• Sexually transmitted diseases (STDs).
  • Catheters (usually longer-term use).
  • Certain intestinal disorders (including inflammatory bowel disease).
  • Needles when getting tattoos.
  • Needles when getting body piercings.
  • Illegal intravenous (IV) drug injection (especially with used or unclean needles).

If enough bacteria enter the bloodstream, or if aggressive bacteria enter the bloodstream, endocarditis can develop even on healthy heart valves.

Signs and Symptoms

Endocarditis symptoms vary from person to person. They may also develop rapidly (acute) or more slowly over time (subacute).

Signs of endocarditis:

  • Sweats or chills (especially at night).
  • Feeling tired, weak or fatigued.
  • Reduced appetite or unexplained weight loss.
  • Sore, irritated or itchy throat.
  • Pain, tenderness, or discomfort in your joints or muscles.
  • Pain or discomfort when swallowing.
  • Pain or discomfort on the left side of your body under your ribcage (this may be your spleen fighting an infection).
  • Cough (either dry or moist) that lasts more than 48 hours (2 days).
  • Nausea, vomiting or diarrhea.
  • Blood in your urine.
  • High fever (over 100°F).
  • Sinus drainage or nasal congestion.
  • Headaches or tenderness in the cheekbones (especially the upper region).
  • Appearance of white patches in your mouth or on your tongue.
  • Skin rash or redness.
  • Swelling in your feet, legs or abdomen.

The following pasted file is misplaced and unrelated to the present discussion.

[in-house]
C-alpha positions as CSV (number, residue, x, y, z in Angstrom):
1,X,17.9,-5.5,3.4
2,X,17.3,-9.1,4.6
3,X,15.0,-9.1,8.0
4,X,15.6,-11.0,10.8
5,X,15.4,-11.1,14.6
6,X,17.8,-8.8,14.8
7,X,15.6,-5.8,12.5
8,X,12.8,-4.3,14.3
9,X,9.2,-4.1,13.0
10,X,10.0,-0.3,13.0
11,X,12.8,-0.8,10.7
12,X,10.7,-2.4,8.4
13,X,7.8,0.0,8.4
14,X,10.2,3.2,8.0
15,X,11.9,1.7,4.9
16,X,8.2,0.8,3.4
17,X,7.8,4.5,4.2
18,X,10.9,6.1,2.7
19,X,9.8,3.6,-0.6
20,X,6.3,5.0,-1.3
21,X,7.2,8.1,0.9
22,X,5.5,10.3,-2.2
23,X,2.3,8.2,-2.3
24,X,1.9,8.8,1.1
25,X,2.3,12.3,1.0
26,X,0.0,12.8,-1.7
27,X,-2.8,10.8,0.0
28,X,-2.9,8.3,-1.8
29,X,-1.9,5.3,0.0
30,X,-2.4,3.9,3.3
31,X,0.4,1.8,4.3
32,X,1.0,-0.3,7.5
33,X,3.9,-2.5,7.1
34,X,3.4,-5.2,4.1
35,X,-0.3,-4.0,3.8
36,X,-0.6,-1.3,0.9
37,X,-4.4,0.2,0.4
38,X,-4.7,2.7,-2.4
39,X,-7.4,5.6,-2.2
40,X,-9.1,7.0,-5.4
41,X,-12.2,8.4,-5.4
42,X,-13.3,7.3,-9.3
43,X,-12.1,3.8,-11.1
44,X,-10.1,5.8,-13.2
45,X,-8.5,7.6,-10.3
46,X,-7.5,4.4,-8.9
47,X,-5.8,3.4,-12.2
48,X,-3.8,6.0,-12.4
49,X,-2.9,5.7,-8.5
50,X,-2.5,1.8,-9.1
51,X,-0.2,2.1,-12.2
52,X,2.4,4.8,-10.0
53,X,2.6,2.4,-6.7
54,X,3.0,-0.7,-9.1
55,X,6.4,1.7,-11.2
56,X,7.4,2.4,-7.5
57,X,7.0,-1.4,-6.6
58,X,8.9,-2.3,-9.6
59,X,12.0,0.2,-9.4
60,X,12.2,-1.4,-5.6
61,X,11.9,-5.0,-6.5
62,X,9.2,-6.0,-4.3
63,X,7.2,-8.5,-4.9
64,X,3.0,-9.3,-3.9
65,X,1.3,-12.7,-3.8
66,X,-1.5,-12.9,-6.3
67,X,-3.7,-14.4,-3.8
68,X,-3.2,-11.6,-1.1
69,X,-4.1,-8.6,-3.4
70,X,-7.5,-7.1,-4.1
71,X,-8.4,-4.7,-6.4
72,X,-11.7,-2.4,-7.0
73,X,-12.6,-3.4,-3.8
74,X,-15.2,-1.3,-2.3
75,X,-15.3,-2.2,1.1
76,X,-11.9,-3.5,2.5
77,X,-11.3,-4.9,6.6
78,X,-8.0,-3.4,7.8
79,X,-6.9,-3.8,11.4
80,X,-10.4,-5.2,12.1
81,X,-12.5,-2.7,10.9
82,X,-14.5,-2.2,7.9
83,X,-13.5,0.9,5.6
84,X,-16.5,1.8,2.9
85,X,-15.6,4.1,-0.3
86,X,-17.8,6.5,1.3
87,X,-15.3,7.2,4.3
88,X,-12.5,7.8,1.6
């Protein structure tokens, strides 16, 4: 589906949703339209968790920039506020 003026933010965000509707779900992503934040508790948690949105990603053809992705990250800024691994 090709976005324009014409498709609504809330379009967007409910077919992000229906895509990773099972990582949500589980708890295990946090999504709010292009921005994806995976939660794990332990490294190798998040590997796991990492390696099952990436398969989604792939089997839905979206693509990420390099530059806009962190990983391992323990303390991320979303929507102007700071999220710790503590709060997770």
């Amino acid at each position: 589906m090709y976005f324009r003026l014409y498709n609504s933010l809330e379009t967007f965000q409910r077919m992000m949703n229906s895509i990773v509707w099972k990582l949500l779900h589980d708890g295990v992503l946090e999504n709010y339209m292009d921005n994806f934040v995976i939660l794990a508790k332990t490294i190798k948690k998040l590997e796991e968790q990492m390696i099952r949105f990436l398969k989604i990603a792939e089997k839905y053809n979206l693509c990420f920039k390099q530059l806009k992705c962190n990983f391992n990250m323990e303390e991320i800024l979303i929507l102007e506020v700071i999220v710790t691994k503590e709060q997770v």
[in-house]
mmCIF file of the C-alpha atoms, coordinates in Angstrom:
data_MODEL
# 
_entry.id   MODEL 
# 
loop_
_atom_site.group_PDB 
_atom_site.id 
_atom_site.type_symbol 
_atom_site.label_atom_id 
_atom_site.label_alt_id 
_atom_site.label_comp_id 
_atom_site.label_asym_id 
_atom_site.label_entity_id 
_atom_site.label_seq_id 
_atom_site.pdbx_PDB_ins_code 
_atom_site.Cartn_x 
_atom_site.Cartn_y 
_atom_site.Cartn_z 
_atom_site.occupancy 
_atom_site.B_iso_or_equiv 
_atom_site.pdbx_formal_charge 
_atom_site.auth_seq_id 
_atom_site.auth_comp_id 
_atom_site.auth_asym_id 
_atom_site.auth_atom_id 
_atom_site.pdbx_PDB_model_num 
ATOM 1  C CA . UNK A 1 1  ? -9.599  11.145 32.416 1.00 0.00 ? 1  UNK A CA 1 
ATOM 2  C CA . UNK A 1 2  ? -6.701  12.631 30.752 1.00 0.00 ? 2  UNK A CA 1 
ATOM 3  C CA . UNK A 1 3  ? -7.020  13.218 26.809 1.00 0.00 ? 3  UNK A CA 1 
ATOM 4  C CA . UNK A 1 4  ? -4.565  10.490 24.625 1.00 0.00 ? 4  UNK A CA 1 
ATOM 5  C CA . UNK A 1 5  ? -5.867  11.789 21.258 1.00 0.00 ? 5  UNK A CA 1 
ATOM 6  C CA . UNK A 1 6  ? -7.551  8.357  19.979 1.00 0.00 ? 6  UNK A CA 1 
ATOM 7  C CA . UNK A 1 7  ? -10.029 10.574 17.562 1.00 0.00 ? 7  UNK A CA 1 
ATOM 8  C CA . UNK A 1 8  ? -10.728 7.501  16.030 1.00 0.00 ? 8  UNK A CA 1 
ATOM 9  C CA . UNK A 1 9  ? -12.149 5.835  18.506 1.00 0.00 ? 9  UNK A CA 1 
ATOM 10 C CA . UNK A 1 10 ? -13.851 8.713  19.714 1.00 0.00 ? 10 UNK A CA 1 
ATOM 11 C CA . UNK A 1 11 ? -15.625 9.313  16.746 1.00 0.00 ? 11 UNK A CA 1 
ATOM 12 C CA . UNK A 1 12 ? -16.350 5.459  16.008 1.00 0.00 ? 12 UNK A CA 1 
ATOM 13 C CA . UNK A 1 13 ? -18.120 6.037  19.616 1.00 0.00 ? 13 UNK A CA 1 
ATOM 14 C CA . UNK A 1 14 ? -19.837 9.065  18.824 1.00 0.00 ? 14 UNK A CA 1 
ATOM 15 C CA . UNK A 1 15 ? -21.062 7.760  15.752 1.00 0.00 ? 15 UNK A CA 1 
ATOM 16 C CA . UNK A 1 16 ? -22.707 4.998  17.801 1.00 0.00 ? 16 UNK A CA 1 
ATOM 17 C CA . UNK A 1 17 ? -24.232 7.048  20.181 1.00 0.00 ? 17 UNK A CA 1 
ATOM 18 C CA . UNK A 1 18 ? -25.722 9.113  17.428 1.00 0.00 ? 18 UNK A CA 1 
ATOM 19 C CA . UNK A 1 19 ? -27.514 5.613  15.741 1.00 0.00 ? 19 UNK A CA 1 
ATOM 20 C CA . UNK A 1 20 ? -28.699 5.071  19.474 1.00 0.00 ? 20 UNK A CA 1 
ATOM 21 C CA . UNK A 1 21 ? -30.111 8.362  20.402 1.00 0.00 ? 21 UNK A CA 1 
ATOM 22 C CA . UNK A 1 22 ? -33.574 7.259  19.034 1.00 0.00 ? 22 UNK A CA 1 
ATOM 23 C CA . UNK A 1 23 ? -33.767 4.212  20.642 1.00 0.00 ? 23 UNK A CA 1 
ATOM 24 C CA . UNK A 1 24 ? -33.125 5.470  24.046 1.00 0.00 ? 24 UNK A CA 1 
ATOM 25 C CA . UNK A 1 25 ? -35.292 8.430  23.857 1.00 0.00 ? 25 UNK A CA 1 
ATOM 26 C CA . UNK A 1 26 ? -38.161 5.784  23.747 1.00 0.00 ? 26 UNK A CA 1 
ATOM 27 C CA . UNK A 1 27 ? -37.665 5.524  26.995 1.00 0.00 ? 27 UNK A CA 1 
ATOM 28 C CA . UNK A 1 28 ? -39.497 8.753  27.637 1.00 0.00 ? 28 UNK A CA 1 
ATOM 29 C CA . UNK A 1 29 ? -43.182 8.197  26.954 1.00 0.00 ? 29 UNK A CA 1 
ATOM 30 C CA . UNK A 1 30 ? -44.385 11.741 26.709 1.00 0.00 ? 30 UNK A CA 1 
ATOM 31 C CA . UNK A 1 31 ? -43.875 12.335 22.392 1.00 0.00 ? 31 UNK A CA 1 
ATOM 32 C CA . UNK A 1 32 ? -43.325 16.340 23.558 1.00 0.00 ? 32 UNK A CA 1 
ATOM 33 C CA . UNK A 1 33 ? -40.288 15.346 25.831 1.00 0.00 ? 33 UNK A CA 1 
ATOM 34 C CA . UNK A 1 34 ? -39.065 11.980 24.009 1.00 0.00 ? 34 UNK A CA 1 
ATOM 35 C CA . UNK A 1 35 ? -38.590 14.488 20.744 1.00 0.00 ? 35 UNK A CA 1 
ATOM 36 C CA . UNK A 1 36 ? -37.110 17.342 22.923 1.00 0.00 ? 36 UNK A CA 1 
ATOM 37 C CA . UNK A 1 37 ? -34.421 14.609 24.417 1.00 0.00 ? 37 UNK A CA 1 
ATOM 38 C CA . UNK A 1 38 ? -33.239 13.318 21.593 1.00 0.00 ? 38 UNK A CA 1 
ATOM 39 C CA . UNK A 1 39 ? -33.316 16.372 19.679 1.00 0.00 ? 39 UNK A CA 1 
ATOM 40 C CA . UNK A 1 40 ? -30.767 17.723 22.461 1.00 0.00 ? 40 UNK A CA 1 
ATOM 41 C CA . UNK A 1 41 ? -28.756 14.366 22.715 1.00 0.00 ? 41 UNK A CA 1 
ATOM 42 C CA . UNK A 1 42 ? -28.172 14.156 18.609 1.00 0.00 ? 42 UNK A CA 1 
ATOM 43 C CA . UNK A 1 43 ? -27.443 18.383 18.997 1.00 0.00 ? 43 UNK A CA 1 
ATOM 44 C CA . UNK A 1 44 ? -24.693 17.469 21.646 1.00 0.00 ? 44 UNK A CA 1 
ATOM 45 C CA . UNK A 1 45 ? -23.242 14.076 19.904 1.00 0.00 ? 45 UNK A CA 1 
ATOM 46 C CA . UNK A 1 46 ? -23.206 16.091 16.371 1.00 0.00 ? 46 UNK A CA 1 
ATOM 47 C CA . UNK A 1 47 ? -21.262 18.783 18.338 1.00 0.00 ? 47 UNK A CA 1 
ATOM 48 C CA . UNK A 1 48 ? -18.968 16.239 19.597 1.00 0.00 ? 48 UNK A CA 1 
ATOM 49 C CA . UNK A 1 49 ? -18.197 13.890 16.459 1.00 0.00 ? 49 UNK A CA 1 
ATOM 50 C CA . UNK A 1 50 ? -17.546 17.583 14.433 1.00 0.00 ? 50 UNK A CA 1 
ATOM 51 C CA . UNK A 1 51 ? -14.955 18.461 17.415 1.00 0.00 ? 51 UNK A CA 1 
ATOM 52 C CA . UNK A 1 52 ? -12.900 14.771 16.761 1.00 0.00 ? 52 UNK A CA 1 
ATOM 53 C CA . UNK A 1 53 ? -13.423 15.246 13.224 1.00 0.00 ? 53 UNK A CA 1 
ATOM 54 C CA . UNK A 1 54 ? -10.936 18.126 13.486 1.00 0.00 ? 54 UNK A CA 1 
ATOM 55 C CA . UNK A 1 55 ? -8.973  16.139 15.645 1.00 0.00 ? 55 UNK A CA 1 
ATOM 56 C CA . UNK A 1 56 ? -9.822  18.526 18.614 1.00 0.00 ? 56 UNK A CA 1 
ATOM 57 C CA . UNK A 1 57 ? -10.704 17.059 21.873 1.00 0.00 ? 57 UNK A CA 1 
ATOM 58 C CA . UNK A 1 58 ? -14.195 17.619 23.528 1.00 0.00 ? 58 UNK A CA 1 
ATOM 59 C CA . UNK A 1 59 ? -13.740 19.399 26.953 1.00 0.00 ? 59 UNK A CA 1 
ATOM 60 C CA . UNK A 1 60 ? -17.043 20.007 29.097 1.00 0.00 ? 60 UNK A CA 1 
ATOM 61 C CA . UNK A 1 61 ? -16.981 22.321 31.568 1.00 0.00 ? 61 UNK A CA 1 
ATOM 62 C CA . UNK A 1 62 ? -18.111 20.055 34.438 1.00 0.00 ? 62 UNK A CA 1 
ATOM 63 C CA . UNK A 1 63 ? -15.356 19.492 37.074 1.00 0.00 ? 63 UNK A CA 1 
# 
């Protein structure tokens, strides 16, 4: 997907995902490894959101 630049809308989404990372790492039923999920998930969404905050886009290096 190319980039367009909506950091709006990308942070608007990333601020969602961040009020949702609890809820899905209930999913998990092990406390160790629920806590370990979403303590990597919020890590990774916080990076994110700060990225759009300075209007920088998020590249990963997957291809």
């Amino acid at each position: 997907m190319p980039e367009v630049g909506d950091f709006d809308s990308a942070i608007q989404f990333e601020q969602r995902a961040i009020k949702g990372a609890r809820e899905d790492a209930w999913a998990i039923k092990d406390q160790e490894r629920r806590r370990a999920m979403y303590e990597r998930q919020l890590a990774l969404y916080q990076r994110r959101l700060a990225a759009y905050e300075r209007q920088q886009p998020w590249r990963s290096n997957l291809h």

• Clubbed fingernails or toenails (Nails curved around enlarged tips of fingers or toes).
  • Redness in the whites of your eyes.
  • Scrape, cut or wound that does not heal.
  • Sores that appear red, warm or that drain fluid.
  • Paleness (whiteness) of limbs.


Your doctor will use a variety of tests to diagnose endocarditis. Tests will also determine the type of endocarditis (infective or non-infective). Based on the results of the tests, your doctor will proceed with tailored treatments.

Diagnosing endocarditis can involve the following tests:

  • Echocardiogram: This is the primary test used for diagnosing endocarditis. The echocardiogram test uses sound waves to produce images of your heart. It can be used to check for signs of infection. Your doctor may use one of two types of this test: a transthoracic echocardiogram or a transesophageal echocardiogram.
  • Blood tests: Blood tests help identify bacteria or fungi in your bloodstream. This is the most important test a doctor will perform because treatment for infective endocarditis differs from treatment for non-infective endocarditis.
  • Electrocardiogram (ECG): While an ECG is not used specifically to diagnose endocarditis, it can show your doctor if your heart’s electrical activity is affected. An endocarditis ECG looks different than an ECG of a patient without the condition.
  • Chest X-Ray: X-Ray images can help your doctor identify an enlarged heart (sometimes caused by endocarditis) or if any infection has spread to your lungs.